West and East Village, Chelsea, Soho, Noho, Little Italy, Chinatown and Lower East Side, Since 1933
Volume 77, Number 13 | Aug. 29 - Sep.04, 2007


Bowery Ballroom
6 Delancey St. at Bowery
Aug 29 at 10 p.m.
$15 at ticketmaster.com; $18 at the door

Studio B in Brooklyn
259 Banker St. btwn.
Calyer St. & Meserole Ave.
Aug. 30 at 9 p.m.
$12.50 at ticketweb.com; $15 at the door

VHS or Beta makes two New York appearances next week with in connection with the release of the band’s third CD.

Breathing ’80s Air

With third CD, two NYC gigs, VHS or Beta emerges from Louisville indie scene


About to embark on a new tour across the country, experimental rock band VHS or Beta is getting ready to drop its third and latest album “Bring on the Comets” August 28. Having arrived on Louisville’s indie-rock music scene 10 years ago, VHS or Beta has since traveled the world, on tour with the likes of the Scissor Sisters aand Duran Duran, losing one band member and picking up everything from French disco-houses influences to a powerful fan base in Colombia.

The Villager spoke with Craig Pfunder, guitarist and vocalist for the band.

TIFFANY WONG: VHS or Beta draws a lot of critical references to bands like Duran Duran and the Cure. In your own secret fantasy, how would you want people to describe your music?

CRAIG PFUNDER: I don’t think it’s completely accurate or fair. It’s one thing to feel like someone is giving you credit, but for us it usually comes in the form that some journalists are like, these guys sound like them, they can’t do anything on their own. Often time reviewers have tendencies to read other people’s reviews.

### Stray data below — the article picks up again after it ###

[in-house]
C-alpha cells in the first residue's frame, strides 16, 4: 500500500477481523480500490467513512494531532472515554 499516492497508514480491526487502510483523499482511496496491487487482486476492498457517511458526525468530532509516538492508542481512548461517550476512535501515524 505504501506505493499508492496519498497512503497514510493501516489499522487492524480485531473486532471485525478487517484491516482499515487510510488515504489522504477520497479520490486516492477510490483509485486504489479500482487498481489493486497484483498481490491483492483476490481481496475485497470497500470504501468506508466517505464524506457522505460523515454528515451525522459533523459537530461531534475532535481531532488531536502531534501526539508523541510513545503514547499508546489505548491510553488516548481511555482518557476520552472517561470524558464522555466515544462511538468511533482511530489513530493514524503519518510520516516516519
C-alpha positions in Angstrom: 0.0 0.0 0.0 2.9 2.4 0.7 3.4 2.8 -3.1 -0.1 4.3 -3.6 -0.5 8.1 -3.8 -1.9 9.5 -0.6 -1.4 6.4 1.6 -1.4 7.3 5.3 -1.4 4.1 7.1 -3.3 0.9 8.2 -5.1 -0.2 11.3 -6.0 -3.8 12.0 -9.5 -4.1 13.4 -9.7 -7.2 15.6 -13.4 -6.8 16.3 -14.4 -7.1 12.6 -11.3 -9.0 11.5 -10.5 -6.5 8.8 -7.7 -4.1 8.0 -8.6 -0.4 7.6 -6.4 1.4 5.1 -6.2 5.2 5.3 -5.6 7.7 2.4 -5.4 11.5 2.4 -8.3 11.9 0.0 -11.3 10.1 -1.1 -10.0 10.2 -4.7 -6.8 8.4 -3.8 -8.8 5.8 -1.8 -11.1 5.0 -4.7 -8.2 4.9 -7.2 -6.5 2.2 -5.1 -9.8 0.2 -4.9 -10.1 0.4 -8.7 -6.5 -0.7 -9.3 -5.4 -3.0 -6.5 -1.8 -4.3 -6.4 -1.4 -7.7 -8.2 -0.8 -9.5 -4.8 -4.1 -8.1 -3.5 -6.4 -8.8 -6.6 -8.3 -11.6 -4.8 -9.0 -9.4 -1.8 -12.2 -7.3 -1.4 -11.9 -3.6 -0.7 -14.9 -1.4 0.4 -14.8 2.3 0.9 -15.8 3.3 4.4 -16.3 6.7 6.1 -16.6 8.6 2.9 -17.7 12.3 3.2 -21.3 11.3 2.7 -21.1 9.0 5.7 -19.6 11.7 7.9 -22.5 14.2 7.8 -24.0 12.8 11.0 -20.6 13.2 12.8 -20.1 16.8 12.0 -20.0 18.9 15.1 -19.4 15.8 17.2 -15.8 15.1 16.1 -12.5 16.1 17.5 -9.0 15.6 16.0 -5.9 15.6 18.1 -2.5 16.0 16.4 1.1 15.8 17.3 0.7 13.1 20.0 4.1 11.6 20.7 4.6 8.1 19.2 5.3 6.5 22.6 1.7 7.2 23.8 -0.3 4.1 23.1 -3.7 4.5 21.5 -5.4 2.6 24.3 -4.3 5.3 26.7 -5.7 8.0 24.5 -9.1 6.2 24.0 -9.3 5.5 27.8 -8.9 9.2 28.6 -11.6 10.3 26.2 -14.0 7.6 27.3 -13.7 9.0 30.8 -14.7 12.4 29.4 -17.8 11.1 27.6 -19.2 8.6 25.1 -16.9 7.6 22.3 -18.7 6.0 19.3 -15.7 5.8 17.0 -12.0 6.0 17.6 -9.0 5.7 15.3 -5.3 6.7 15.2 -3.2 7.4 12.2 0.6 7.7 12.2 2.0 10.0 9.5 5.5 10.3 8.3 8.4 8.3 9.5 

I’m anxious for people to give us a genuine listen without trying to do “what does this sound like.” But it’s not worth it to try get away from the references rather than simply try to reach people through music.

But with all you’re ’80s influences, don’t you ever feel like you belong to a different decade?

No, I was born in 1975 so I actually did grow up in the ’80s, but I wasn’t playing in this band in the ’80s. It’s hard to look at it like that for me, if I have ’80s influences it’s because I had ’80s influences growing up, listening to the Cure and Echo and the Bunnymen. So, I never actually feel bad about it but I do feel like it is interesting being a part of what is coined as a resurgence of ’80s music.

I heard that you guys used to perform in these bright blue jumpsuits. What was all of that about?

At a certain point when we were playing music earlier, everything was so indie rock and arty and we just wanted to not look like that guy at the bar getting a beer. We thought, what’s something special and not apparent? There was a mystery in a lot of bands we loved and we just wanted that approach to what we were doing.

They weren’t just jumpsuits either. They were these plastic hot, horrible smelly things! But any time you can present yourself as something different, people want to know something more about that. Or at least back then they did. It made people not take themselves so seriously.

You guys are all about the danceable beats… do you like to dance?

I love to dance; I’m not just one of those people who make the music and hate to dance.

What kind of dancing do you do?